Parathyroid disease, also known as hyperparathyroidism, occurs when your parathyroid glands become overactive and begin pumping out high quantities of parathyroid hormone (PTH). Because PTH regulates the amount of calcium in your blood, an increase in the hormone equals an increase in calcium, a condition called hypercalcemia.
Our experienced team of specialists at Ally Endocrinology in Troy, Michigan , diagnoses and treats hyperparathyroidism and can help you resolve your symptoms, usually through nutrition and medication.
Unfortunately, many people suffer from parathyroid disease and don’t even know it. That’s why we’ve listed several possible symptoms below to help you spot the signs so you can come see us right away for an accurate diagnosis and prompt, quality care.
Consequences of too much PTH
When your parathyroid kicks into overdrive and produces too much PTH, it triggers your body to make and retain more calcium.
Your body complies by robbing calcium from your bones and releasing it into your bloodstream (weakening your bones), causing your digestive tract to absorb more calcium (causing acid reflux), and signaling your kidneys to hang onto calcium rather than flushing it out (which may lead to kidney stones).
Signs of hyperparathyroidism
Some people have no symptoms — or don’t realize they have symptoms — of parathyroid disease, many have four or five classic symptoms, and others have multiple symptoms associated with an overactive parathyroid.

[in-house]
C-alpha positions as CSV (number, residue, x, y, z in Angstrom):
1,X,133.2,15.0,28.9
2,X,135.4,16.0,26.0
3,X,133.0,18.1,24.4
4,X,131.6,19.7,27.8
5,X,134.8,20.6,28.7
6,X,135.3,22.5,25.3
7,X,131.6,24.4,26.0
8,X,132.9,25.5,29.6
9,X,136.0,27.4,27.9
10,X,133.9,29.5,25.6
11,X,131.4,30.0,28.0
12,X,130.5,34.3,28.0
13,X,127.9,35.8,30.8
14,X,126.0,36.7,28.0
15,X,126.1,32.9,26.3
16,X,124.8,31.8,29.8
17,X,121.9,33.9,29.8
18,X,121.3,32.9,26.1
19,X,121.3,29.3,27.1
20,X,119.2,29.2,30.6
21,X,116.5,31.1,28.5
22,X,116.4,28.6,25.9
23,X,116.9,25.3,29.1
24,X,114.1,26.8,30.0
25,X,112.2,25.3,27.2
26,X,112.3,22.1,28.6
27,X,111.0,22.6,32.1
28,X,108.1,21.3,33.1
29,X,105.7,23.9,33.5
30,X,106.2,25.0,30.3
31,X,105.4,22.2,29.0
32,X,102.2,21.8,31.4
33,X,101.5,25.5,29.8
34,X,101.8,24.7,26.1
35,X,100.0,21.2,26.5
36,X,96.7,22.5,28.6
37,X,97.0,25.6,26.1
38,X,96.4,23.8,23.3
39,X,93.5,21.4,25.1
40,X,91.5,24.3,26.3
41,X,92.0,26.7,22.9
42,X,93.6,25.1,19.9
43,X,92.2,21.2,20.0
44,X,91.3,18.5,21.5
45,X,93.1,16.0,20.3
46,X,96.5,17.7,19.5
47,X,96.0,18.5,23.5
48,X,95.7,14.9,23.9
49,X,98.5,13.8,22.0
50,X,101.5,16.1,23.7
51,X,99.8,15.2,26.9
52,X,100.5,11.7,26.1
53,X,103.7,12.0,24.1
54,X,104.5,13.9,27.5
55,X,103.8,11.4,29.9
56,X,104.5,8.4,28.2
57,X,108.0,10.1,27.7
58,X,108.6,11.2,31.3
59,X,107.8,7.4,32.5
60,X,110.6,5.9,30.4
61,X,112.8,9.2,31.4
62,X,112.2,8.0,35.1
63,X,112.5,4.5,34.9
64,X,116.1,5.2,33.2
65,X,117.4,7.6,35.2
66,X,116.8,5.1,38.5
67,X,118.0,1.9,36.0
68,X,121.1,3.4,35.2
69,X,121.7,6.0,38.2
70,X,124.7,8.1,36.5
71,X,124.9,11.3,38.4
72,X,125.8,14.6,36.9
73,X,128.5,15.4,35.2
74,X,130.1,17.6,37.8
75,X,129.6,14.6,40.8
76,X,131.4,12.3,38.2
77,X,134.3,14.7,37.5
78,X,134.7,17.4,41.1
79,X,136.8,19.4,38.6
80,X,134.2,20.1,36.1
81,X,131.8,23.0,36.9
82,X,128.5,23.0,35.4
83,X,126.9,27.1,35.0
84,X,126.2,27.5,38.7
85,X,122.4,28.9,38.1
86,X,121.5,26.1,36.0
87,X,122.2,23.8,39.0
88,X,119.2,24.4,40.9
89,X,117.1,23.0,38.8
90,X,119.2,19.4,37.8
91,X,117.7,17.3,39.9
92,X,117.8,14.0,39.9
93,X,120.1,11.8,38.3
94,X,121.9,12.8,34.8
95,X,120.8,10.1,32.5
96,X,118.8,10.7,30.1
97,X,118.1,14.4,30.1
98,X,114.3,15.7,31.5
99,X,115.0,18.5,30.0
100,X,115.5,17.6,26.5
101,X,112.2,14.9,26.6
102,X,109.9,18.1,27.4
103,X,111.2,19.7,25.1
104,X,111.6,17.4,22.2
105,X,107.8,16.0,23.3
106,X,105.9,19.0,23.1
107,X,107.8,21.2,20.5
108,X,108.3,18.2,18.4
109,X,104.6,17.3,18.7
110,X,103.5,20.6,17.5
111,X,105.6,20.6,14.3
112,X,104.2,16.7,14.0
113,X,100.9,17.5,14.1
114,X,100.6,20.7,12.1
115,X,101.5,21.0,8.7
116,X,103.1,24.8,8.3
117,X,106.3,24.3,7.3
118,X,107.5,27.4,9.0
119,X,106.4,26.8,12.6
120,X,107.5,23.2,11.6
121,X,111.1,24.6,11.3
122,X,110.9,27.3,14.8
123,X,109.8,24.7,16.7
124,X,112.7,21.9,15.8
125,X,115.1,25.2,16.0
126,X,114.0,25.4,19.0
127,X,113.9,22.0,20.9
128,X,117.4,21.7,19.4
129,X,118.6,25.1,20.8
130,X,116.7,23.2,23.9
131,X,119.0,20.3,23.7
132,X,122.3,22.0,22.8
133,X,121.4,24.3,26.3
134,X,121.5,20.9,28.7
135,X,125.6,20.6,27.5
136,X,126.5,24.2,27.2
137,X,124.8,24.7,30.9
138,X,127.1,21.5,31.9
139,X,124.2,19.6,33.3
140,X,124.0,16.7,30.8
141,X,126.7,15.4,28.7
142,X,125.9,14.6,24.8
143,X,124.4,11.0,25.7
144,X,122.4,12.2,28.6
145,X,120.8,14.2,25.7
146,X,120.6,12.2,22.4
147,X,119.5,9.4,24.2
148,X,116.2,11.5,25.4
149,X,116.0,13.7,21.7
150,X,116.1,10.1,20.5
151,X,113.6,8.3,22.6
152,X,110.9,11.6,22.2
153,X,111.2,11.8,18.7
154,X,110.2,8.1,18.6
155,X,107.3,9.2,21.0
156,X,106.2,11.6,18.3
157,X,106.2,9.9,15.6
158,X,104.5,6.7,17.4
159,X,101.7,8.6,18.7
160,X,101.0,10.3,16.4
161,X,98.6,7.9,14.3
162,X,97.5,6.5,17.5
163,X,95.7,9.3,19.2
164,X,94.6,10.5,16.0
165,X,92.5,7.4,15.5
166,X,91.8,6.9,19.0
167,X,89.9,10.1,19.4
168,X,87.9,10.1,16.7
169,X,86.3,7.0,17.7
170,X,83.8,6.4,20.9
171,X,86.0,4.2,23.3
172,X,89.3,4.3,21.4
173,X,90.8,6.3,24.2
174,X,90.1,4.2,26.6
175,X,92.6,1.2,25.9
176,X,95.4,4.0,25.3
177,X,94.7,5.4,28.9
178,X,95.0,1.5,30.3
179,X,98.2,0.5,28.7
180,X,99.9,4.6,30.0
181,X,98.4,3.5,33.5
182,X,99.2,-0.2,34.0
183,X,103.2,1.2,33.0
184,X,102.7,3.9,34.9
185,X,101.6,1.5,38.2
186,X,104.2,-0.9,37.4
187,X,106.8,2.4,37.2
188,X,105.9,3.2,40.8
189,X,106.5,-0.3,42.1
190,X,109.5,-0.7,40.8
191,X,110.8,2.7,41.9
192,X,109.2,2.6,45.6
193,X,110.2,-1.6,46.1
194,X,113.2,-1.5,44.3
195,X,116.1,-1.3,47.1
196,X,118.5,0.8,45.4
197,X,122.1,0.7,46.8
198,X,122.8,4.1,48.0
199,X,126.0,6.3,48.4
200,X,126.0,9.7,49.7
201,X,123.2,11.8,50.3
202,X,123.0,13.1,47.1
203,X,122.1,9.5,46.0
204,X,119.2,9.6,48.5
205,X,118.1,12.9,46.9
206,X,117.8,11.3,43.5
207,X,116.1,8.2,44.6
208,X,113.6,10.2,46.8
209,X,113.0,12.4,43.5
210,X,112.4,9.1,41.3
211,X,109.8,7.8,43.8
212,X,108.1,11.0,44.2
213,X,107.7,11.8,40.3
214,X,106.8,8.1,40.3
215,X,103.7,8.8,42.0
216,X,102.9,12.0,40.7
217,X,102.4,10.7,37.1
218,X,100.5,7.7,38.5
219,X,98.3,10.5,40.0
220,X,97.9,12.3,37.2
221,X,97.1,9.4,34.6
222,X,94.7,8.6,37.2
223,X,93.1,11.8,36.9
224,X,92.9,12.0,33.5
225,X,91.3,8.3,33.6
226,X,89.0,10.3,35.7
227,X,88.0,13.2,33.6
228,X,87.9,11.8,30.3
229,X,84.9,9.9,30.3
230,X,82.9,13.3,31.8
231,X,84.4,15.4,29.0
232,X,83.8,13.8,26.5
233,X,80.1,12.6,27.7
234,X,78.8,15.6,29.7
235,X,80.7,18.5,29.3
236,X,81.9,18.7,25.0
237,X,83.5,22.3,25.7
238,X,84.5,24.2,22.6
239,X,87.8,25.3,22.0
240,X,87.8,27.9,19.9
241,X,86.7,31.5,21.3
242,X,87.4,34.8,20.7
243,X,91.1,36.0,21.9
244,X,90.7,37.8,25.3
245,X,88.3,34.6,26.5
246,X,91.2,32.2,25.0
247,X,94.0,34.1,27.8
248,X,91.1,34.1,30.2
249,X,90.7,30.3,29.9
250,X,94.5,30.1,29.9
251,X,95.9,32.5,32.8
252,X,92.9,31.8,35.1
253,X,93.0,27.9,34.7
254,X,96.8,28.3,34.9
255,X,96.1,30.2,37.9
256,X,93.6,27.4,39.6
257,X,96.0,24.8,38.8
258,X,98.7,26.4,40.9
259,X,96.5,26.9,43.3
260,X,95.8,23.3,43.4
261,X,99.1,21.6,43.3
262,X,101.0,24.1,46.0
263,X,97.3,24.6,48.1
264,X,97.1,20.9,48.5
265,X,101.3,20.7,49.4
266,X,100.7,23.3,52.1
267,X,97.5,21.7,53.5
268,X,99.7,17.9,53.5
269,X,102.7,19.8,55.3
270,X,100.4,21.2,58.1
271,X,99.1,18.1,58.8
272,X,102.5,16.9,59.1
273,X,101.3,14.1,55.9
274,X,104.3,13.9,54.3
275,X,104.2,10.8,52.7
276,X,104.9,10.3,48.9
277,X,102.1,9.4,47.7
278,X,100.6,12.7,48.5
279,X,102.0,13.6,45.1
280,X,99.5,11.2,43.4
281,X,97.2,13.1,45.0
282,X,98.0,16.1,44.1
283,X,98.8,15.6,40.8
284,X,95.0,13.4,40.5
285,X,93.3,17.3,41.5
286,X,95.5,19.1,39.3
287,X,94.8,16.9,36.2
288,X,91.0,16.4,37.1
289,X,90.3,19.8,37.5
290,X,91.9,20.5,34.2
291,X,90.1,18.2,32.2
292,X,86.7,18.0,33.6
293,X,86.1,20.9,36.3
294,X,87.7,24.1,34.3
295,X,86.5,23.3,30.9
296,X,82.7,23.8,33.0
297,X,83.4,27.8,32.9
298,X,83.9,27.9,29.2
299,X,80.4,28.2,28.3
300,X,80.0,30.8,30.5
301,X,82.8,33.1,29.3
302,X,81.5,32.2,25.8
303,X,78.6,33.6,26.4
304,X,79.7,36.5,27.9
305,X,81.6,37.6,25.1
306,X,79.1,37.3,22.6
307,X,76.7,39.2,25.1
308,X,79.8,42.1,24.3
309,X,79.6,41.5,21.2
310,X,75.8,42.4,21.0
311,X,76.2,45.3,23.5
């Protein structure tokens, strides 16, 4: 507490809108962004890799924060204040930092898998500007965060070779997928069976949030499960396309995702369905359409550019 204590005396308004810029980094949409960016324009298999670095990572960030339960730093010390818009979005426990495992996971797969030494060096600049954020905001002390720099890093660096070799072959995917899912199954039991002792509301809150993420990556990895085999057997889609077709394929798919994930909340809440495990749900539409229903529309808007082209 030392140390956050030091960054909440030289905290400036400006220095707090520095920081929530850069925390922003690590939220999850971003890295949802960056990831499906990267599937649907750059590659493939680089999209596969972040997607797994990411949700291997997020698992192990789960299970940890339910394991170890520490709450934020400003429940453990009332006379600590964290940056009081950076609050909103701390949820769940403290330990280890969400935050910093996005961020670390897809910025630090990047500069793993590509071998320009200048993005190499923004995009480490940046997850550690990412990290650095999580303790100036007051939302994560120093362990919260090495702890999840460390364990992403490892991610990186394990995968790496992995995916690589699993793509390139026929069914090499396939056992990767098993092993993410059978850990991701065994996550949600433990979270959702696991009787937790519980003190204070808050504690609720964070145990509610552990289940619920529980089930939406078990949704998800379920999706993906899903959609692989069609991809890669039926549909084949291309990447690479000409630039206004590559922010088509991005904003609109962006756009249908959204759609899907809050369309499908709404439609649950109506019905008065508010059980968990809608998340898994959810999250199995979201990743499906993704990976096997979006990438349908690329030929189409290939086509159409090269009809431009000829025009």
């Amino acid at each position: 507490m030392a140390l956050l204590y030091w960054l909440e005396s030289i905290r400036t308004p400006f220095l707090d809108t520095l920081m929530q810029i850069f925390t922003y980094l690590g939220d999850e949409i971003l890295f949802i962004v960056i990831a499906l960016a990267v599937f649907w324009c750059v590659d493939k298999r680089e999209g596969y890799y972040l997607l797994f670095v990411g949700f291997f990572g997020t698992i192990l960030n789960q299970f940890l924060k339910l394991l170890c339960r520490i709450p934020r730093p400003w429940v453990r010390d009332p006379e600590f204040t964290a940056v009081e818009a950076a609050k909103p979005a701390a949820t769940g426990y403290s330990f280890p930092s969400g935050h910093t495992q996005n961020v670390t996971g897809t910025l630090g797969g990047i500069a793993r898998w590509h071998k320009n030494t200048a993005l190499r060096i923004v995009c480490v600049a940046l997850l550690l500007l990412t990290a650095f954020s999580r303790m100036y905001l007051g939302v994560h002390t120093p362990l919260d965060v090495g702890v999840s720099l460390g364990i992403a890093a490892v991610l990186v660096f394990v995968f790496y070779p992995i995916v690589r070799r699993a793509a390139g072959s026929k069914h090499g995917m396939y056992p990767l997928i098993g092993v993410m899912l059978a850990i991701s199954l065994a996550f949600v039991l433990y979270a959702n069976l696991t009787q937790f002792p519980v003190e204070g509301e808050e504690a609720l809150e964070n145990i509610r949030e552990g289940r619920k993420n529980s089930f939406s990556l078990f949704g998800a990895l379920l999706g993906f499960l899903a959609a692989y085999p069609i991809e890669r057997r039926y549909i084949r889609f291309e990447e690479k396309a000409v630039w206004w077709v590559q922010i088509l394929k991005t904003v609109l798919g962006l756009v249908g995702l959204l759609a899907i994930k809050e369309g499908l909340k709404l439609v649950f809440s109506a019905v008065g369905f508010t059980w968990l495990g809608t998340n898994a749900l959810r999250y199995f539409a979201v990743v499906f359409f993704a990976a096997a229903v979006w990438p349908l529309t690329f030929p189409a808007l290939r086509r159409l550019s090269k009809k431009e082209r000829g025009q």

It’s important to note that symptoms aren’t dependent on the amount of calcium in your blood, but rather the length of time your blood calcium levels stay above the normal range of 8.6-10.2 milligrams per deciliter. Even if your total blood calcium is only mildly elevated, you may suffer the effects, including any of the following:
- General malaise
- Trouble sleeping
- Acid reflux
- Lack of concentration
- Intense need to nap
- Achy joints
- Memory loss
- Kidney stones
- Hair loss
- Low libido
- High blood pressure
- Loss of appetite
- Increased thirst
- Frequent urination
- Bone pain
Some of these symptoms only appear if you’ve been living with hyperparathyroidism for years, and some show up sooner. Because these symptoms can also indicate a number of other conditions, it’s important to have our team run appropriate tests on your blood, bone density, and neck to rule out other diseases and arrive at an accurate diagnosis.
Complications of parathyroid disease
Left untreated, hyperparathyroidism can lead to come severe conditions, including:
- Decreased kidney function
- Kidney stones
- Heart disease
Fortunately, there are effective treatments to get your parathyroid back in control. For many people, the condition improves with simple changes in diet, including nutritional supplements. Medications may also restore proper blood calcium levels.
In severe cases, it may be best to remove your parathyroid to resolve the problem. When this becomes necessary, our team skillfully performs a minimally invasive procedure that is quick and painless.
If you’ve been feeling generally unwell and have some of the symptoms we’ve listed, we encourage you to come in for some tests to find out if your parathyroid may be the culprit. Schedule an appointment online or call us at any of our three Troy locations today.